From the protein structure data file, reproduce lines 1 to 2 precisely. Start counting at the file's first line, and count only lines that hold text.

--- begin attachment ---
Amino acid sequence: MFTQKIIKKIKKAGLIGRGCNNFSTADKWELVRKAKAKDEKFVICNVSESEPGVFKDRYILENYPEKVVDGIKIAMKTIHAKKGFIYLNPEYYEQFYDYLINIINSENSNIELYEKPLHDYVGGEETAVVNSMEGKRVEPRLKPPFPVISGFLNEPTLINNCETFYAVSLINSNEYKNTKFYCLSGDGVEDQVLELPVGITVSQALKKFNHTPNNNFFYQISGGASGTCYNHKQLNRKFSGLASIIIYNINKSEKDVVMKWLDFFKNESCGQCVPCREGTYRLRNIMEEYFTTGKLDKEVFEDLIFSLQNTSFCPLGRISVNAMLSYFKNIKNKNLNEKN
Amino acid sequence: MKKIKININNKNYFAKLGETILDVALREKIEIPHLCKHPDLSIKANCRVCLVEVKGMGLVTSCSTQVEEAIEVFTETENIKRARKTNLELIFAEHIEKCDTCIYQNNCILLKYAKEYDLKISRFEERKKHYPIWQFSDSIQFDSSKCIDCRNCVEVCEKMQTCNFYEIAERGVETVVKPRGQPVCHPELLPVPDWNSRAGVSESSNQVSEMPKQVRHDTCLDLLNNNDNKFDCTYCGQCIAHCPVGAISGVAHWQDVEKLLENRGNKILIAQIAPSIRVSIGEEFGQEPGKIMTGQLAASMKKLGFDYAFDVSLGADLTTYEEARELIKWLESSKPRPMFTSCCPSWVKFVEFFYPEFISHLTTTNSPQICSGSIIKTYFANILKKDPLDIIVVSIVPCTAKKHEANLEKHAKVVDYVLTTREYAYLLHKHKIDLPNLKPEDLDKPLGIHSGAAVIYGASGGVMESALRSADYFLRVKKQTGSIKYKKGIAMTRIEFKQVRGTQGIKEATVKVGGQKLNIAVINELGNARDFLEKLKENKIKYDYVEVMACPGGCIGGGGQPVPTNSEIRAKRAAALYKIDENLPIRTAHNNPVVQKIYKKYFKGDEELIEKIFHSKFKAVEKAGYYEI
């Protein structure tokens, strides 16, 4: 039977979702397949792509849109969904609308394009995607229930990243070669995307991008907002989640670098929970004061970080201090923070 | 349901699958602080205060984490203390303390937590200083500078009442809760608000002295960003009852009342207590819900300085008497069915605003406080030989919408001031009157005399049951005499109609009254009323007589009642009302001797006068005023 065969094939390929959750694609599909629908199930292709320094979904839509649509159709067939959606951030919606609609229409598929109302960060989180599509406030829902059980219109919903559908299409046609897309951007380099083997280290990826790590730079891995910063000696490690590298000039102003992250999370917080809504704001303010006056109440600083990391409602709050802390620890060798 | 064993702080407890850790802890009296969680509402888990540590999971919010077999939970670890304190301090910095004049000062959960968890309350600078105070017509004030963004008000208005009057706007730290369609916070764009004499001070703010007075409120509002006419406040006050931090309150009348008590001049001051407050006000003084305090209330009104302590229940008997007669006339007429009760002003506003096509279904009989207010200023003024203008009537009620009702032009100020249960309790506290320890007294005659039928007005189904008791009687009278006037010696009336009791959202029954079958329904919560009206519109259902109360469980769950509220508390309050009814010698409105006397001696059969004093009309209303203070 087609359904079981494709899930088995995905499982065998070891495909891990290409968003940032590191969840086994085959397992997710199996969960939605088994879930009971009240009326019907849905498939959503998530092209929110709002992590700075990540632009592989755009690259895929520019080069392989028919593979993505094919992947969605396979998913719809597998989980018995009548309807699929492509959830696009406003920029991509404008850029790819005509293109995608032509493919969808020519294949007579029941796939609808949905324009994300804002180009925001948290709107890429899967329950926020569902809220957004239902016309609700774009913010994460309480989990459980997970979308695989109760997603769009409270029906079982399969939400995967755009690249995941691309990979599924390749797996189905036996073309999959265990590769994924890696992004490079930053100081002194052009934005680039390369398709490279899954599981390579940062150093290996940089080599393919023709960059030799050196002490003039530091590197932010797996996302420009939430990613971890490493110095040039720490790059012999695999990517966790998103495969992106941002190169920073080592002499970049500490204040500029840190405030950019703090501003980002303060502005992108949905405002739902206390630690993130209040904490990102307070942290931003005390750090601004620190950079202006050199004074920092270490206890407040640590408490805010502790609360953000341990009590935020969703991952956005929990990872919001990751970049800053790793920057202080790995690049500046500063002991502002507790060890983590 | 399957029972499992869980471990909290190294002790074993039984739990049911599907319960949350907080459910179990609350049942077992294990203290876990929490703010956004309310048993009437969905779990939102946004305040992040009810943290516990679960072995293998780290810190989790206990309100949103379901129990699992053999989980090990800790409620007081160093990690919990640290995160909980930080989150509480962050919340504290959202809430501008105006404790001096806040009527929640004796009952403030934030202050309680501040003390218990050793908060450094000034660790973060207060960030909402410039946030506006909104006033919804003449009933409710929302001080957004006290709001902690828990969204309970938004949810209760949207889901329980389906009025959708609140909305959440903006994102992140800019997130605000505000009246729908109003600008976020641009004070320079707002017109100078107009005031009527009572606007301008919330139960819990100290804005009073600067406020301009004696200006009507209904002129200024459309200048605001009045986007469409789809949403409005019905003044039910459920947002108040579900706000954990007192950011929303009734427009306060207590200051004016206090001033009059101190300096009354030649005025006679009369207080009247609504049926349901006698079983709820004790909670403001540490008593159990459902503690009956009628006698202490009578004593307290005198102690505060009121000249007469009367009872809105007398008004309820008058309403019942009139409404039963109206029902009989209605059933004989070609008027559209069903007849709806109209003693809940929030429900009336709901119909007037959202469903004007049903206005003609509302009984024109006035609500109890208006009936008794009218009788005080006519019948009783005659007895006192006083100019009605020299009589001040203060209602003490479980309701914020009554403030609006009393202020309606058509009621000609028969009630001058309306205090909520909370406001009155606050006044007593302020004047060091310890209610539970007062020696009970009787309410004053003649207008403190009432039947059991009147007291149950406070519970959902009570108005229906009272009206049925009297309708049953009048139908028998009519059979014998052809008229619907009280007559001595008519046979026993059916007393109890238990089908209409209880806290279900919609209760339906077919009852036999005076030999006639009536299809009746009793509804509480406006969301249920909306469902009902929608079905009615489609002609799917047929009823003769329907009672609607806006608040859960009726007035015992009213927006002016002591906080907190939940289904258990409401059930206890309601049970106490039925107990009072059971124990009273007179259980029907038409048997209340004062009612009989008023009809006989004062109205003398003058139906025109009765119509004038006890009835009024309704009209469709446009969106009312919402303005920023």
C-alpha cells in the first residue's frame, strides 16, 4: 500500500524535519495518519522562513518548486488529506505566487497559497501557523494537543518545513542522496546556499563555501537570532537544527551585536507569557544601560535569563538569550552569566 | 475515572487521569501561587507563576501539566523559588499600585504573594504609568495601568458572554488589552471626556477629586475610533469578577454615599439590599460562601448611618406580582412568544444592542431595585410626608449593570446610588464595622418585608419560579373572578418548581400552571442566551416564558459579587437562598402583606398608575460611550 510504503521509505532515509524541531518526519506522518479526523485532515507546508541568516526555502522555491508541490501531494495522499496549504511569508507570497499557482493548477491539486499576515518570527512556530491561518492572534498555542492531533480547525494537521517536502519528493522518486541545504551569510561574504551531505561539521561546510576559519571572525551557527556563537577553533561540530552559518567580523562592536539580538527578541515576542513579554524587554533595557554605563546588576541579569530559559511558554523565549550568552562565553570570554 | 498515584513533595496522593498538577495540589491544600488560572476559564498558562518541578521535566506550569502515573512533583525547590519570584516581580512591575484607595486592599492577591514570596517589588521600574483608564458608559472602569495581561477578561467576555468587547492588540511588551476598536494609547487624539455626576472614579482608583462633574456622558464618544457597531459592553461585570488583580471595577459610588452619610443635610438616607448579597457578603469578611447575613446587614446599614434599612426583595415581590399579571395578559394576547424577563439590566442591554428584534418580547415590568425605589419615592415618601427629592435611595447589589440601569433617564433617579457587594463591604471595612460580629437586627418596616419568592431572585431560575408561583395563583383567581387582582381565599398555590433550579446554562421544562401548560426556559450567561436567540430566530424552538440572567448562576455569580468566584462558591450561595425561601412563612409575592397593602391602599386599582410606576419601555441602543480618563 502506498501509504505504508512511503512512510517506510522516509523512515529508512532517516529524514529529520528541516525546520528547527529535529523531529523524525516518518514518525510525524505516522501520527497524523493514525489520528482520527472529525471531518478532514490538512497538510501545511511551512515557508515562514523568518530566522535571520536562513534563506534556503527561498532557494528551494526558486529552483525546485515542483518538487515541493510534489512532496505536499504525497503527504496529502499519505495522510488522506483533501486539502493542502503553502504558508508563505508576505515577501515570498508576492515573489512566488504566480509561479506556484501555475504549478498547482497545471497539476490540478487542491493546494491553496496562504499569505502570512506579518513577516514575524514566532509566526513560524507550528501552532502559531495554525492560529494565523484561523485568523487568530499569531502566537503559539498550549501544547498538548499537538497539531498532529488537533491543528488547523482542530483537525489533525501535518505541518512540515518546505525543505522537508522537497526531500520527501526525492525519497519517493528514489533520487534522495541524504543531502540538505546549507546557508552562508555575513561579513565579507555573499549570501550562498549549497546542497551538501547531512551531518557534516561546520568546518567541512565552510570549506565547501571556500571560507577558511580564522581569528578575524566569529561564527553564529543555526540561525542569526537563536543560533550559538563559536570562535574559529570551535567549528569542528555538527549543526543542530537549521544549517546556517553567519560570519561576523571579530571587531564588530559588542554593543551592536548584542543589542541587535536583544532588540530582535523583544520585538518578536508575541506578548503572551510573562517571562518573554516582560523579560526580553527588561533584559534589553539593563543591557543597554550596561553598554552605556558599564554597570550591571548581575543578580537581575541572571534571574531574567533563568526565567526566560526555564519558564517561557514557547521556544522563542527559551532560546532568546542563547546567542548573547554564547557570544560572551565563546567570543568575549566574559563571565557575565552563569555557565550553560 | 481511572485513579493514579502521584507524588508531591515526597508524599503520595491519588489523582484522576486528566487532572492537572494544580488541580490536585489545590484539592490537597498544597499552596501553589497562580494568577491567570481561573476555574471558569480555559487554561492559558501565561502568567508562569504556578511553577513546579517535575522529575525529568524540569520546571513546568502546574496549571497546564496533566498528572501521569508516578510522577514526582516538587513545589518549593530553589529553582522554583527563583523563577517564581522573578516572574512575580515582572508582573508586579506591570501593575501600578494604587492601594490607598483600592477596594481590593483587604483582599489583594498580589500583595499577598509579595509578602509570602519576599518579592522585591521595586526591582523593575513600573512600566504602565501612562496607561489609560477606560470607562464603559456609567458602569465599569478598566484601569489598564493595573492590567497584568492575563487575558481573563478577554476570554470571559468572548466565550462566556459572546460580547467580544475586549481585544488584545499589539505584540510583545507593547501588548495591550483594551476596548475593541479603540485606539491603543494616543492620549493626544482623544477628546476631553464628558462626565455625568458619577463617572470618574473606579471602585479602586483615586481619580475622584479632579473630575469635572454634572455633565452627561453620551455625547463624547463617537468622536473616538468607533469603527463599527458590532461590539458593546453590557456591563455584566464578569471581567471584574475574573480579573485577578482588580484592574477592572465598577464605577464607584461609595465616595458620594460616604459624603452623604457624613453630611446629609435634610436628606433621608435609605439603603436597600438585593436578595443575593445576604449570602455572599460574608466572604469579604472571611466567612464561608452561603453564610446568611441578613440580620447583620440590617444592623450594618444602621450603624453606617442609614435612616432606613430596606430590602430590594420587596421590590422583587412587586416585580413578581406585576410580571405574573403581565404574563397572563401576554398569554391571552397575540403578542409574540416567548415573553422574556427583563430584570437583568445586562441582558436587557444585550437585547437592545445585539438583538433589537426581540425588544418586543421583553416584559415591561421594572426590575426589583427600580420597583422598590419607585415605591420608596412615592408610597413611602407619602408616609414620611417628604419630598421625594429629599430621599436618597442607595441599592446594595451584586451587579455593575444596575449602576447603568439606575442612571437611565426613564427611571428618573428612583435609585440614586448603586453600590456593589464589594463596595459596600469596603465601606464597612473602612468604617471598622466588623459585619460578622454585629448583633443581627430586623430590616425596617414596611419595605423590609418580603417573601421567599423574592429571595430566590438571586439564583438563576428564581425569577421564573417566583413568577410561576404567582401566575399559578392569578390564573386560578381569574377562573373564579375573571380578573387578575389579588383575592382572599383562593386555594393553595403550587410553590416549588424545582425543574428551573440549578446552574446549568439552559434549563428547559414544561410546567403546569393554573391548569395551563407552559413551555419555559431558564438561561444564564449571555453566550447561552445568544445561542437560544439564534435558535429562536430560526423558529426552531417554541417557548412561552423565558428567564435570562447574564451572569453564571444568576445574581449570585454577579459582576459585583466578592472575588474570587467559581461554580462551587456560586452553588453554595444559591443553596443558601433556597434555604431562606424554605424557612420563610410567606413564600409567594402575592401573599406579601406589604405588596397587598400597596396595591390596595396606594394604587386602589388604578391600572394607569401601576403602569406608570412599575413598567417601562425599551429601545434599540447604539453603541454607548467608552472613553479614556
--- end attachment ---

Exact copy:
Amino acid sequence: MFTQKIIKKIKKAGLIGRGCNNFSTADKWELVRKAKAKDEKFVICNVSESEPGVFKDRYILENYPEKVVDGIKIAMKTIHAKKGFIYLNPEYYEQFYDYLINIINSENSNIELYEKPLHDYVGGEETAVVNSMEGKRVEPRLKPPFPVISGFLNEPTLINNCETFYAVSLINSNEYKNTKFYCLSGDGVEDQVLELPVGITVSQALKKFNHTPNNNFFYQISGGASGTCYNHKQLNRKFSGLASIIIYNINKSEKDVVMKWLDFFKNESCGQCVPCREGTYRLRNIMEEYFTTGKLDKEVFEDLIFSLQNTSFCPLGRISVNAMLSYFKNIKNKNLNEKN
Amino acid sequence: MKKIKININNKNYFAKLGETILDVALREKIEIPHLCKHPDLSIKANCRVCLVEVKGMGLVTSCSTQVEEAIEVFTETENIKRARKTNLELIFAEHIEKCDTCIYQNNCILLKYAKEYDLKISRFEERKKHYPIWQFSDSIQFDSSKCIDCRNCVEVCEKMQTCNFYEIAERGVETVVKPRGQPVCHPELLPVPDWNSRAGVSESSNQVSEMPKQVRHDTCLDLLNNNDNKFDCTYCGQCIAHCPVGAISGVAHWQDVEKLLENRGNKILIAQIAPSIRVSIGEEFGQEPGKIMTGQLAASMKKLGFDYAFDVSLGADLTTYEEARELIKWLESSKPRPMFTSCCPSWVKFVEFFYPEFISHLTTTNSPQICSGSIIKTYFANILKKDPLDIIVVSIVPCTAKKHEANLEKHAKVVDYVLTTREYAYLLHKHKIDLPNLKPEDLDKPLGIHSGAAVIYGASGGVMESALRSADYFLRVKKQTGSIKYKKGIAMTRIEFKQVRGTQGIKEATVKVGGQKLNIAVINELGNARDFLEKLKENKIKYDYVEVMACPGGCIGGGGQPVPTNSEIRAKRAAALYKIDENLPIRTAHNNPVVQKIYKKYFKGDEELIEKIFHSKFKAVEKAGYYEI